Academic Update from Tanzania

Posted: April 4, 2012

Name: John Kioko, Ph.D.
Position: Lecturer in Wildlife Ecology
Program: Wildlife Management Studies, Tanzania

On March 19th, the first group of spring semester students left Tanzania for Kenya. Center Director Dr. Vedasto Ndibalema and Student Affairs Manager Whitney Morgan received the group from Kenya at the border town of Namanga. The students have quickly settled in – thanks to experience gained in Kenya. After an orientation to our center and the host community, the students were ready for the start of academics. In this session of the semester, much of the learning is outdoors.  After a day of introductory lectures, students were ready for first field visit – a trip to Lake Manyara.  Dr. Christian Kiffner and Dr. John Kioko had designed field practice exercises on primate behavior and large mammal associations. The park, having the highest concentrations of Olive baboons and with large mammal aggregations was a perfect place for this.

Our next academic activity was a travelling lecture to various sites where the three faculty led discussions on the ongoing ecological, wildlife management, and policy issues within the Tarangire Manyara Ecosystem. At our first stop we were able to explain to the students how the parks are interlinked to the adjacent areas. Mr. Huba, a field water specialist with the Tanzanian government, gave a talk on the historical ecological dimension around Lake Manyara National Park, a sound basis for students to understand the ecology of  the system.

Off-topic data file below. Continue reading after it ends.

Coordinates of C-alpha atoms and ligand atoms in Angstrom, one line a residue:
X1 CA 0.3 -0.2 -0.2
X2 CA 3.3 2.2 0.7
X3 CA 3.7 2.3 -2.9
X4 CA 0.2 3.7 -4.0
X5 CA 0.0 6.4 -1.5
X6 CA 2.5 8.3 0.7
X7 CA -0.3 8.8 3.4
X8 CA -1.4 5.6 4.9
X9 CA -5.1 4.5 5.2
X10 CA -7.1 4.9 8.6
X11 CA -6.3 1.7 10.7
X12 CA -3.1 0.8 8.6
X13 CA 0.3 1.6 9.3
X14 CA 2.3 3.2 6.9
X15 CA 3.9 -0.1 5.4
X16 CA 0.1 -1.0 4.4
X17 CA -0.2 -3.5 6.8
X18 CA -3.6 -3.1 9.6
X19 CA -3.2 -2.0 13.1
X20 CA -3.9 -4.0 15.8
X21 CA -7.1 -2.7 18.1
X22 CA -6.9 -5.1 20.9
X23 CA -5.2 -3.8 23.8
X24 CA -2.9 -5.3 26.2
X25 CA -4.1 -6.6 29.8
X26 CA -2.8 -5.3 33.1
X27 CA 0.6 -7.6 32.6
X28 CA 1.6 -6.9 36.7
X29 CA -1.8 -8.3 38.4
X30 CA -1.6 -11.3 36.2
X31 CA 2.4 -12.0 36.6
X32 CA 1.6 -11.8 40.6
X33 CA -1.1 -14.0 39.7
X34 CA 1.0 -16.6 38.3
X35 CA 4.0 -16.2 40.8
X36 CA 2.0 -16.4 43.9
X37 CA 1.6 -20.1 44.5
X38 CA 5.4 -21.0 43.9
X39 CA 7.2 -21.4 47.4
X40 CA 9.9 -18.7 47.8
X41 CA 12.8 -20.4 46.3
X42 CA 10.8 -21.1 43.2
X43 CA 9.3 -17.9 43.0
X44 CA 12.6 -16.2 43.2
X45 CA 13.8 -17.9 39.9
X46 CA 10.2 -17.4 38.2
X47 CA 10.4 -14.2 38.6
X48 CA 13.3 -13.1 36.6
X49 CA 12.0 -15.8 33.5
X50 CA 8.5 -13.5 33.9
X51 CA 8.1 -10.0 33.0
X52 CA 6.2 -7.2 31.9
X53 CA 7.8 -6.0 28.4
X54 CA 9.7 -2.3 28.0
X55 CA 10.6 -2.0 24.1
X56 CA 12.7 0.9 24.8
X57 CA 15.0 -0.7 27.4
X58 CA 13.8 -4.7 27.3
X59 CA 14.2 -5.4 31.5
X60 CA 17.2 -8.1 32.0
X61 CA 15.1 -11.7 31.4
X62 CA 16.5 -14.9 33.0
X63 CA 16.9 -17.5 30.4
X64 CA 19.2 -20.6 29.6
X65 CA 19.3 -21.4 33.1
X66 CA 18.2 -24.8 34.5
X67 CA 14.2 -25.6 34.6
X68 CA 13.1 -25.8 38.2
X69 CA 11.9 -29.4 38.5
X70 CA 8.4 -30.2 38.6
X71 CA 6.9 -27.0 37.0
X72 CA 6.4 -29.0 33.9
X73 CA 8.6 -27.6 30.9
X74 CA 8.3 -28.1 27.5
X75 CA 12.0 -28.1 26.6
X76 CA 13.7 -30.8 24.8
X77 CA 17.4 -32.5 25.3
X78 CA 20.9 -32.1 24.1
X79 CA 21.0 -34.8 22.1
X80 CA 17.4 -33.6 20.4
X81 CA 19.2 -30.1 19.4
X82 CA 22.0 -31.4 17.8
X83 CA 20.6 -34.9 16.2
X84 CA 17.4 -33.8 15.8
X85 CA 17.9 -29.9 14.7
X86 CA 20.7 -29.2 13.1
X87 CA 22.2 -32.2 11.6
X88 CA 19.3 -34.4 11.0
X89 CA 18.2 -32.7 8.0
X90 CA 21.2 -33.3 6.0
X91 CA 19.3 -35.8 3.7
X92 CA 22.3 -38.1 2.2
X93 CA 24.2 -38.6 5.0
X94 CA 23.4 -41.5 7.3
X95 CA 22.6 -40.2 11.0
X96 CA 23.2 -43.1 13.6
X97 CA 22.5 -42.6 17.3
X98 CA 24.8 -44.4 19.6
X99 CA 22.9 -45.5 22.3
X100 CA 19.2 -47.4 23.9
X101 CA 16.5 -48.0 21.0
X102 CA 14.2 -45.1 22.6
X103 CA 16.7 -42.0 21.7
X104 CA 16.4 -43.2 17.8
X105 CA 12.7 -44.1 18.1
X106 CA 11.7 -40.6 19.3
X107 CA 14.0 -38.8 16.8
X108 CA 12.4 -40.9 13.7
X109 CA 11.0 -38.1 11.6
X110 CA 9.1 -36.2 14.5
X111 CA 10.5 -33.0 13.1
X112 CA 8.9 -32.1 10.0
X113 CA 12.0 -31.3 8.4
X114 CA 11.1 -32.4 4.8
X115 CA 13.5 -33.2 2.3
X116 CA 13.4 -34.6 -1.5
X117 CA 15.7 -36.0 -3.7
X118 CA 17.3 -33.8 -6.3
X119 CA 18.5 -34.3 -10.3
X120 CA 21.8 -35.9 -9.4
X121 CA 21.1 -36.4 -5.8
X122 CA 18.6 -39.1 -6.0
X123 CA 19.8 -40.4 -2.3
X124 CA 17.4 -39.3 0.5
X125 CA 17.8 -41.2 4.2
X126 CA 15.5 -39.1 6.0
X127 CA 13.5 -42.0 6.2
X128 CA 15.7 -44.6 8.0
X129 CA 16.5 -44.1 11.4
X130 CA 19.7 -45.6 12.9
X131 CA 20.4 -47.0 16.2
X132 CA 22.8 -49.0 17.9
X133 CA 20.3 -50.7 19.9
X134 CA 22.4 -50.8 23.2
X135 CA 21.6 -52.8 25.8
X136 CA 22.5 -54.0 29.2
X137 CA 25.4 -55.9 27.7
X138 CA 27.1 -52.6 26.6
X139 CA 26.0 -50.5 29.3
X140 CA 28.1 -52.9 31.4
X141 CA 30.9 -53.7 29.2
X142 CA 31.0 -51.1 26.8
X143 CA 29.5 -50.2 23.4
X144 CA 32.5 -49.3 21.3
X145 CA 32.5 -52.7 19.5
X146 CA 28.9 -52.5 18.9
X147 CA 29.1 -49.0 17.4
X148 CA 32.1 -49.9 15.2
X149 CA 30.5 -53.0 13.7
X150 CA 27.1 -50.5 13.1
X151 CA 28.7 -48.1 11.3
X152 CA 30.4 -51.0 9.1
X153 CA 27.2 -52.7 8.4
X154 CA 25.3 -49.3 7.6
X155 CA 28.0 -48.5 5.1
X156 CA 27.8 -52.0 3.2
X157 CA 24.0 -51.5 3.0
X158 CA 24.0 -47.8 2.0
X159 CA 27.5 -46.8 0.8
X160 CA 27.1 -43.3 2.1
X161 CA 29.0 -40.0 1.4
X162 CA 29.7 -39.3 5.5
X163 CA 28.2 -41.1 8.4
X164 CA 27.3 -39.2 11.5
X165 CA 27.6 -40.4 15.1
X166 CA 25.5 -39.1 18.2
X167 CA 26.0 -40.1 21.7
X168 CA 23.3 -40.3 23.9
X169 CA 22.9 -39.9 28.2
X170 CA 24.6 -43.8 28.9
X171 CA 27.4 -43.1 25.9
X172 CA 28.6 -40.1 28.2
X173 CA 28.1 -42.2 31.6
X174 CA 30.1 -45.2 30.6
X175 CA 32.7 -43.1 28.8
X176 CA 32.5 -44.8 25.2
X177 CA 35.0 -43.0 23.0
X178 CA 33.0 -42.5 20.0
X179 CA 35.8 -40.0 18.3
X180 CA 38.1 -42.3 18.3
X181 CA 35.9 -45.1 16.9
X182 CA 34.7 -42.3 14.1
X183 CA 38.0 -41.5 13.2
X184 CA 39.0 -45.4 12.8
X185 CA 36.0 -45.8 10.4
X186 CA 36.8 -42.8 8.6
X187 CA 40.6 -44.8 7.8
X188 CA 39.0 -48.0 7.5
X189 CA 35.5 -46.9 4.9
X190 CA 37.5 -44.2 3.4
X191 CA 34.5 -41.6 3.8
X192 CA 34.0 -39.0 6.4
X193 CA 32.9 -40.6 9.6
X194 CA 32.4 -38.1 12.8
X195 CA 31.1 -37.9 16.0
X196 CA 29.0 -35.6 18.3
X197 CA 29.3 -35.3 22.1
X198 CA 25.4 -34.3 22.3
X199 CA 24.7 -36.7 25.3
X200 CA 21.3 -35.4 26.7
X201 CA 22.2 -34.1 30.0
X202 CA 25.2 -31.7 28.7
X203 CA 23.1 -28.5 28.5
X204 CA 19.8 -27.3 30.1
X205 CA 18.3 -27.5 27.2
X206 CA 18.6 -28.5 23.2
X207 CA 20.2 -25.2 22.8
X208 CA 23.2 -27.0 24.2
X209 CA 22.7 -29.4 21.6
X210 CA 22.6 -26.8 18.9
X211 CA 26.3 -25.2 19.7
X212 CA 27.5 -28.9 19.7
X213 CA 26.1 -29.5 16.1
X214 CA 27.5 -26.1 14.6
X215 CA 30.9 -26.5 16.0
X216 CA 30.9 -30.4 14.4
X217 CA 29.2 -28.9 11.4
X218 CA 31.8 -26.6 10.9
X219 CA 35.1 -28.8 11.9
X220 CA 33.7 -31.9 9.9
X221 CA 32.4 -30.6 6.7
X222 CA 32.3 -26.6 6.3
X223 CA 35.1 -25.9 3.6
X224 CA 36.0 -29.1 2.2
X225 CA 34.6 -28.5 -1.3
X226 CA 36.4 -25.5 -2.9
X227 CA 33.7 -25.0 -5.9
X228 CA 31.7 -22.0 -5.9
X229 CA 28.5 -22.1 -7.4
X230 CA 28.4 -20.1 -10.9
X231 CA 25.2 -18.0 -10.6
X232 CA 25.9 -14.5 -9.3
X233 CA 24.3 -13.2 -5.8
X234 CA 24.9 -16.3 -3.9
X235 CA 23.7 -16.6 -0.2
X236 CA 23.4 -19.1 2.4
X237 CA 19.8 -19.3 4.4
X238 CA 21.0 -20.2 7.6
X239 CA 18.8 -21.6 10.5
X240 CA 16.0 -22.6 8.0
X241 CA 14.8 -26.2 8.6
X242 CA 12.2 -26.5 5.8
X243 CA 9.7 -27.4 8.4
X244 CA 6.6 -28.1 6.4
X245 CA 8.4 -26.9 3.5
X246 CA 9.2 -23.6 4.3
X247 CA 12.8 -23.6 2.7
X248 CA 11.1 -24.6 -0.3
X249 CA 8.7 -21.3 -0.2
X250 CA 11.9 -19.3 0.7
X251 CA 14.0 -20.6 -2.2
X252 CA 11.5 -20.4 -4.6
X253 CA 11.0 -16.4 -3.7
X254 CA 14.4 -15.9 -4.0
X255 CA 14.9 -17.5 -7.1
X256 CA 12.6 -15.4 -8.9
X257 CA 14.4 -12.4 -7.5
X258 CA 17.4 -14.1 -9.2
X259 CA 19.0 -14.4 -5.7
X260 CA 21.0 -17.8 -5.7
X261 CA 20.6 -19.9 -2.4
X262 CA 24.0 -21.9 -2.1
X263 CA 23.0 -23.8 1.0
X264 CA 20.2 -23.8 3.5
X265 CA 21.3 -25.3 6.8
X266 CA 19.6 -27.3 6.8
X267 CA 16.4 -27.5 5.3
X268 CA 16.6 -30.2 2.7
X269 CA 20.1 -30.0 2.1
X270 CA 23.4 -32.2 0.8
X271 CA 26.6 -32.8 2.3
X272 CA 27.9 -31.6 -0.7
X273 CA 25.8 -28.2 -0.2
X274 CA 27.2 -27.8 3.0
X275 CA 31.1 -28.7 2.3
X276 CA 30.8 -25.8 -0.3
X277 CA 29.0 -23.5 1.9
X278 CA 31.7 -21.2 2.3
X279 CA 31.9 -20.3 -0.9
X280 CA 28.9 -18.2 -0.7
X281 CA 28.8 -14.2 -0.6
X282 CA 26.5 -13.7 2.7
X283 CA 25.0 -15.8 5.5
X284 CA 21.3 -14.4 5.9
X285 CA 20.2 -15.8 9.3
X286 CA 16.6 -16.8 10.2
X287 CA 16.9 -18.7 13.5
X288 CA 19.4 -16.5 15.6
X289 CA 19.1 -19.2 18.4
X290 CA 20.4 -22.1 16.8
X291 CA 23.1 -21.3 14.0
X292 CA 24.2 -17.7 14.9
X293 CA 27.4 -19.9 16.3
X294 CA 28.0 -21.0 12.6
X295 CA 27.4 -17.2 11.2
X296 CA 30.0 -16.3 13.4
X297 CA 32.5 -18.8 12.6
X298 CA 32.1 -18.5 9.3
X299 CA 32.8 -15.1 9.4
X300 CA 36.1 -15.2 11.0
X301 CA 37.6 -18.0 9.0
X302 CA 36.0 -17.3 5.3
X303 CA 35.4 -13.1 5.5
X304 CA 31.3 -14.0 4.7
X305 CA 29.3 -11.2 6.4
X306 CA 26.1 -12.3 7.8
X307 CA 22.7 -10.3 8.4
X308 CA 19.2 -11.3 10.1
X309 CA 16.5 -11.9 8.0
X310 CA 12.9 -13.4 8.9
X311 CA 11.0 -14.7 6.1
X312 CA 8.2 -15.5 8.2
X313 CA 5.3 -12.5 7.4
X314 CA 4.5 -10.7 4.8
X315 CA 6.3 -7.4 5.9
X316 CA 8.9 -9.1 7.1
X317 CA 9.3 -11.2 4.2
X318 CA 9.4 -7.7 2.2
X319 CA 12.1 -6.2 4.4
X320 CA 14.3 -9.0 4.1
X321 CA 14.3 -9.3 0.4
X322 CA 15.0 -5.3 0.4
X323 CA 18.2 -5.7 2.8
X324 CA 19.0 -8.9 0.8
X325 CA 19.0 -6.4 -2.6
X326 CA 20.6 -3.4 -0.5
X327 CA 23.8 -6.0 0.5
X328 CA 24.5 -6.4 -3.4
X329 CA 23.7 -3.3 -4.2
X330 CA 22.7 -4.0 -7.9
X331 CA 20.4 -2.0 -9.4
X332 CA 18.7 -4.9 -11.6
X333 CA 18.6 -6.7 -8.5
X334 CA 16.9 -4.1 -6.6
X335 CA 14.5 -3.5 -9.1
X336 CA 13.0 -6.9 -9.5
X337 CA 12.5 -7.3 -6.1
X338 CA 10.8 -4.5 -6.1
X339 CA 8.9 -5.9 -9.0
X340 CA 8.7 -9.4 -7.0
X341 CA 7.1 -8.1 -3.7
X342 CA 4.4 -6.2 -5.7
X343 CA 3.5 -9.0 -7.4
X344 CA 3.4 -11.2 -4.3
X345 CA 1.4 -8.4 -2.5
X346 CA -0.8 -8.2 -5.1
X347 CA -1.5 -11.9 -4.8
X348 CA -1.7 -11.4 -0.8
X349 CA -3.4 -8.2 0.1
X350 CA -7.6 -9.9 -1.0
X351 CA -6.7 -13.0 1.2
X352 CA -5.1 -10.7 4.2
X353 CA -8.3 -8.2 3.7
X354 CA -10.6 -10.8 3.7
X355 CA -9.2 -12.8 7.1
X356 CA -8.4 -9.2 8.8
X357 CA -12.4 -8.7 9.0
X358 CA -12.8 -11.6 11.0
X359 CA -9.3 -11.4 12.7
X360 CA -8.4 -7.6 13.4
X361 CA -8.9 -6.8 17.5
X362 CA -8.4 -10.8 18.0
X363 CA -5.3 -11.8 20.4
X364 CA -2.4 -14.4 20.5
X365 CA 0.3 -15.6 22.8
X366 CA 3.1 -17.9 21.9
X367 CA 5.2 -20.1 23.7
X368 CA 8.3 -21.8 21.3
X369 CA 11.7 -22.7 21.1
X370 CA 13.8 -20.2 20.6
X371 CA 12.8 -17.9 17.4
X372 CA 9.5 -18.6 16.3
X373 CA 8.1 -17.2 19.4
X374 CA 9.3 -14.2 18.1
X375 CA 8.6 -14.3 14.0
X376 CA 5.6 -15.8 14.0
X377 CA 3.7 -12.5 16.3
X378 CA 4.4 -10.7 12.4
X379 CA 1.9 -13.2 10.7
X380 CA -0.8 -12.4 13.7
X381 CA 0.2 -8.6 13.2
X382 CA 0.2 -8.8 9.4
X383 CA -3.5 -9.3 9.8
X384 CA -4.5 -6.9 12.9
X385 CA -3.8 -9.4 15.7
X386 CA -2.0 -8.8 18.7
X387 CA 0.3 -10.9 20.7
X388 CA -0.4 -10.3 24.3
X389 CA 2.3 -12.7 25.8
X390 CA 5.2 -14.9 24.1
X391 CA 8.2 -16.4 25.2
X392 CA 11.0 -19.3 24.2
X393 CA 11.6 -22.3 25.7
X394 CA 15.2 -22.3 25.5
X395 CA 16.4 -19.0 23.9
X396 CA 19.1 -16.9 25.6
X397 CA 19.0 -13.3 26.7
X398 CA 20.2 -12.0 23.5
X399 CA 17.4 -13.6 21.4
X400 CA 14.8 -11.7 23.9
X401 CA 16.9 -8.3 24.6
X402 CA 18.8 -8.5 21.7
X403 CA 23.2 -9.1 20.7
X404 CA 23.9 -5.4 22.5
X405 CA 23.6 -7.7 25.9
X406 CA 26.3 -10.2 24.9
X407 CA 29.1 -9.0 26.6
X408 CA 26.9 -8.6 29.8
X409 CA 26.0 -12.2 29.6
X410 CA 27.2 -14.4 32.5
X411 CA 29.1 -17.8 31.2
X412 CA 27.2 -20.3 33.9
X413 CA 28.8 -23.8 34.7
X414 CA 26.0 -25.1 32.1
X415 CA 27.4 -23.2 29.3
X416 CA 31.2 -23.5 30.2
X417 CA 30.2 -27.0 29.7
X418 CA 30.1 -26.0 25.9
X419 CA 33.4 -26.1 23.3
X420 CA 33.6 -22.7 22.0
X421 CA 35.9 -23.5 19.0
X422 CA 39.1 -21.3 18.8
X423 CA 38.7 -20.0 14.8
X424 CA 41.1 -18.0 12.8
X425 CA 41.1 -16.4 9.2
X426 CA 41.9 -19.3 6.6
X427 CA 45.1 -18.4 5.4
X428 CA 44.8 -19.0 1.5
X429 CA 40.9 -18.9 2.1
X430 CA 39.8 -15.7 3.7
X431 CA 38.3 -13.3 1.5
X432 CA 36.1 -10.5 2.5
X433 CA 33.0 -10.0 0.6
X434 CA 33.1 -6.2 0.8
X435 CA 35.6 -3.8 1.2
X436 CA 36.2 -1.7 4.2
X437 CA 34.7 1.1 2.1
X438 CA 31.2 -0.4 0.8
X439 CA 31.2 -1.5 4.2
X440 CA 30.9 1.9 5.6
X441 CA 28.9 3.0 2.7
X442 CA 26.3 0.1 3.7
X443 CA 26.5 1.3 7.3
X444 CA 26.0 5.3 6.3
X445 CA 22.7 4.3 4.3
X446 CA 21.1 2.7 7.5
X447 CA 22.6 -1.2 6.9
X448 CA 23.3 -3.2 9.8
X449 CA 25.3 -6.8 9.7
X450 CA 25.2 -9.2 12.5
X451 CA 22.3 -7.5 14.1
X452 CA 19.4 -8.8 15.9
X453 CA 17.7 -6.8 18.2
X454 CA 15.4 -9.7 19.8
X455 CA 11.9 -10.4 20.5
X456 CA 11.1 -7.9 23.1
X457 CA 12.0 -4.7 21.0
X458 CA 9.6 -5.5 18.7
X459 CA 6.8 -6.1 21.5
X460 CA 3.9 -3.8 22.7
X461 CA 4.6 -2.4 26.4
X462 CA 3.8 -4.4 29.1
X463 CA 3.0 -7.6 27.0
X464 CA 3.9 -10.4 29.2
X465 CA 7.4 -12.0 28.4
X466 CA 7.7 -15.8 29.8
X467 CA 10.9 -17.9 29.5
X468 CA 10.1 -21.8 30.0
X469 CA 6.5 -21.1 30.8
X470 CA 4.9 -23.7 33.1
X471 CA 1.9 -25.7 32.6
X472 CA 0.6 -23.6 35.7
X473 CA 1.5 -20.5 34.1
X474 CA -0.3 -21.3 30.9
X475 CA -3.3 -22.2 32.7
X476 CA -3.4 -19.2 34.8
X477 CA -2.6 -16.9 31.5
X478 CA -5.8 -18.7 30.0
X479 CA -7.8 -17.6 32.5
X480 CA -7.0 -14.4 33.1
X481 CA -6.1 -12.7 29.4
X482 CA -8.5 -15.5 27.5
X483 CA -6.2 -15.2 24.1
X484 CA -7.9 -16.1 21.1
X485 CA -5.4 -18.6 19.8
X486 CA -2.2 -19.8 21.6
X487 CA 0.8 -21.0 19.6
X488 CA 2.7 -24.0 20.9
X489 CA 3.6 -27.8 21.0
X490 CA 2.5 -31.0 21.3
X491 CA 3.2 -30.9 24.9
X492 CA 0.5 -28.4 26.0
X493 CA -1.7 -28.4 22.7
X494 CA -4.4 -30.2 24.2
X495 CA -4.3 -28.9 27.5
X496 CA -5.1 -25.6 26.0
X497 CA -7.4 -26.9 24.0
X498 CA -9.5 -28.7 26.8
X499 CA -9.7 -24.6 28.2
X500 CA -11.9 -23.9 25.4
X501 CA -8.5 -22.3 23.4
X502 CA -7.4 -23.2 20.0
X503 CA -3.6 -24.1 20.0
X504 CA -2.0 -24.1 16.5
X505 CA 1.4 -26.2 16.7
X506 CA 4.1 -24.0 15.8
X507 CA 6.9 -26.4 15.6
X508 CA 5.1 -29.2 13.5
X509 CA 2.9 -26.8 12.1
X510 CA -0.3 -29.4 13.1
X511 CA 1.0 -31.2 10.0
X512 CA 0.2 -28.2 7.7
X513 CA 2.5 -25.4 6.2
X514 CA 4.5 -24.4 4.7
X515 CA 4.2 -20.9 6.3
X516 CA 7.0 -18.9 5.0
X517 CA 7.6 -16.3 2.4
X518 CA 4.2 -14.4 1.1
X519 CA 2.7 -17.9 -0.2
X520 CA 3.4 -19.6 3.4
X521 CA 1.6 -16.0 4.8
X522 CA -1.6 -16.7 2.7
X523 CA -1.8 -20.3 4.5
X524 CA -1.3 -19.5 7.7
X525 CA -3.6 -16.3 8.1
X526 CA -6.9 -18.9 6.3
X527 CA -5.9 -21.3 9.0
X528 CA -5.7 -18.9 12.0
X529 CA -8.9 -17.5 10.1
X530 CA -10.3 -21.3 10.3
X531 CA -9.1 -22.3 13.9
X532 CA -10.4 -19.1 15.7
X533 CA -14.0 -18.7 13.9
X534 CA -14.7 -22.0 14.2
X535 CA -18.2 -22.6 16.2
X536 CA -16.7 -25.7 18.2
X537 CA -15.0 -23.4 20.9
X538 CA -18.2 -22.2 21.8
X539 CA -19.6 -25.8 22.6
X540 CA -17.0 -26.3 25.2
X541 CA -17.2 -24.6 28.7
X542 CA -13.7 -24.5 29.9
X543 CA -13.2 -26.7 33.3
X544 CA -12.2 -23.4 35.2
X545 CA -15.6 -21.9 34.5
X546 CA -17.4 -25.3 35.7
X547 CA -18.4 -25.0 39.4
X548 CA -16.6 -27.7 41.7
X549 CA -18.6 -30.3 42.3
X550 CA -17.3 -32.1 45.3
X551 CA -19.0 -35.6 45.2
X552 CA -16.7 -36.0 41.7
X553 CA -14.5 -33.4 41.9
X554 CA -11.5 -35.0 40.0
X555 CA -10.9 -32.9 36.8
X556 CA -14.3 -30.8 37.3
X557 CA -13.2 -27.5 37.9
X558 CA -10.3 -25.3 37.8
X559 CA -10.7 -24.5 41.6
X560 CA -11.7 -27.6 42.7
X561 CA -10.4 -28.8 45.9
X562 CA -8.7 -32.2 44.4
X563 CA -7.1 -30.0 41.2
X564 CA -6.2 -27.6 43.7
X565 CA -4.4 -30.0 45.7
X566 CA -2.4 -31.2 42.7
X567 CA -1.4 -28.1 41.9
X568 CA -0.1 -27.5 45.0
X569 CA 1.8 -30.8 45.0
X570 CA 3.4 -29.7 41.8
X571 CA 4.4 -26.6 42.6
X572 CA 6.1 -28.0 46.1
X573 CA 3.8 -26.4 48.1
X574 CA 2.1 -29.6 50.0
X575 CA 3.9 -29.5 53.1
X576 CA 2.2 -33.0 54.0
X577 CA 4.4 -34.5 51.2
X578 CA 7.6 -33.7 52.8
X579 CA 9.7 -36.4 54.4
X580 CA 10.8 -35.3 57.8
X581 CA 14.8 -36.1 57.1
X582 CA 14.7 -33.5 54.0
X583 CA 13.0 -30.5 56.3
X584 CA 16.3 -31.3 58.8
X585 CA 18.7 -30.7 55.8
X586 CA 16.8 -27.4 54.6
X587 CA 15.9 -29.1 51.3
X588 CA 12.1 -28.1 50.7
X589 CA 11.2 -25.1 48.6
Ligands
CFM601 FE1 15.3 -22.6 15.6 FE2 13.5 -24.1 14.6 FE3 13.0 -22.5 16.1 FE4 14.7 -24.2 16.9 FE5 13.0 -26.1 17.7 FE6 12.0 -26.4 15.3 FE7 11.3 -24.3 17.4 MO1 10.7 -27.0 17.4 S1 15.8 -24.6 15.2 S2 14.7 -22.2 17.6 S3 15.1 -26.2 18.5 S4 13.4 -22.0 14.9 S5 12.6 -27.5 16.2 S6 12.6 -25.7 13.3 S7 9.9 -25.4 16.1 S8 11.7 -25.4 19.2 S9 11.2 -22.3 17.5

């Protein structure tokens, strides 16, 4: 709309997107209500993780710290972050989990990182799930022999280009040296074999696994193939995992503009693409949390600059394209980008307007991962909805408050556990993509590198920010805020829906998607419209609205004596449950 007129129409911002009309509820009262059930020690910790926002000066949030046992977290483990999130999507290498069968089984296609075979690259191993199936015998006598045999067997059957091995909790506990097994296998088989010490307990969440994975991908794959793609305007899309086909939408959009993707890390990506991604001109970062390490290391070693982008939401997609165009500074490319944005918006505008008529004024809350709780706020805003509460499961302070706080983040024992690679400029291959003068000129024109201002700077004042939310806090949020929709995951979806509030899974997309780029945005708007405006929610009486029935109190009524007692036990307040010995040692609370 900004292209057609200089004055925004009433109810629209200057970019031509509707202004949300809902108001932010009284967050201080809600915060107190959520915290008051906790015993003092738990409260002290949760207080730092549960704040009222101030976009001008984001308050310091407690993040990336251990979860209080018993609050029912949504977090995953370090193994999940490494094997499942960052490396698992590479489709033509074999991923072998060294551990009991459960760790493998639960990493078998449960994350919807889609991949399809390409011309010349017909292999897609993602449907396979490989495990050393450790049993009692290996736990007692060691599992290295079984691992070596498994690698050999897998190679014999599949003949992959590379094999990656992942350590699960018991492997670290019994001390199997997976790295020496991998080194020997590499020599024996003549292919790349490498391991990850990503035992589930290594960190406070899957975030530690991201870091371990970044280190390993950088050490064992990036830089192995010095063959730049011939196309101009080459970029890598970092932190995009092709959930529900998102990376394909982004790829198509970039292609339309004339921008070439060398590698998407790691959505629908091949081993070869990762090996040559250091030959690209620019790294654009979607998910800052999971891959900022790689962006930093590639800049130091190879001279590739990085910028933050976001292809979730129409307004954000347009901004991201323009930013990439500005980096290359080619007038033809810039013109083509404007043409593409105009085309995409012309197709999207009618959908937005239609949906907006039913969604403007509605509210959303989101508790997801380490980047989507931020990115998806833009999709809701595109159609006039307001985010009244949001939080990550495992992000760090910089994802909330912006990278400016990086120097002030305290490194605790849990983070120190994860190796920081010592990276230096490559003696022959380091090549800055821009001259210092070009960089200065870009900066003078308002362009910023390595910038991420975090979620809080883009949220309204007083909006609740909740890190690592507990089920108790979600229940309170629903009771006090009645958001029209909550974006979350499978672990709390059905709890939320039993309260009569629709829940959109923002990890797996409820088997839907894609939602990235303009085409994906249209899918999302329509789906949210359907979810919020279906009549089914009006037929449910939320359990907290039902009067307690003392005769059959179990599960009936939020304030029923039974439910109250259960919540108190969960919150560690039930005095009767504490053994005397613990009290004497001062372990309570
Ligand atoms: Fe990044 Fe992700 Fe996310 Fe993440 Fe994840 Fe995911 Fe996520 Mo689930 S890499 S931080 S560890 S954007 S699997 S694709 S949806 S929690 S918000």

Tanzania is endowed with unique and renowned protected areas. After the travelling lecture, our next trip was to Ngorongoro Crater – one of the eight natural wonders of the world.  The crater is set within Ngorongoro Conservation Area – a unique form of protected area where humans (the Maasai) are legally allowed to live. The area manager talked to the students about the management issues before we descended into the crater. The 250 km2 crater hosts diverse wildlife. We saw lions, rhinos and elephants, and  it was a great day for students and the faculty.

The two-country program offers students the opportunity to compare and contrast protected area management approaches across East Africa. On March 28th, we left for Burunge Wildlife Managed Area (WMA) for a study on community wildlife management. The WMA set aside adjacent Tarangire National Park aims to boost the liveliohood of the local community and to enhance ecological connectivity between Lake Manyara and Tarangire National Parks. A faculty led roundtable with the WMA management committee enlightened the students on the successes and challenges of community wildlife management initiatives.

Now the students are busy at base camp working on assignments and studying. We have final examination on Sunday 1st and then we on Monday 2nd depart for a week long field trip to Serengeti National Park.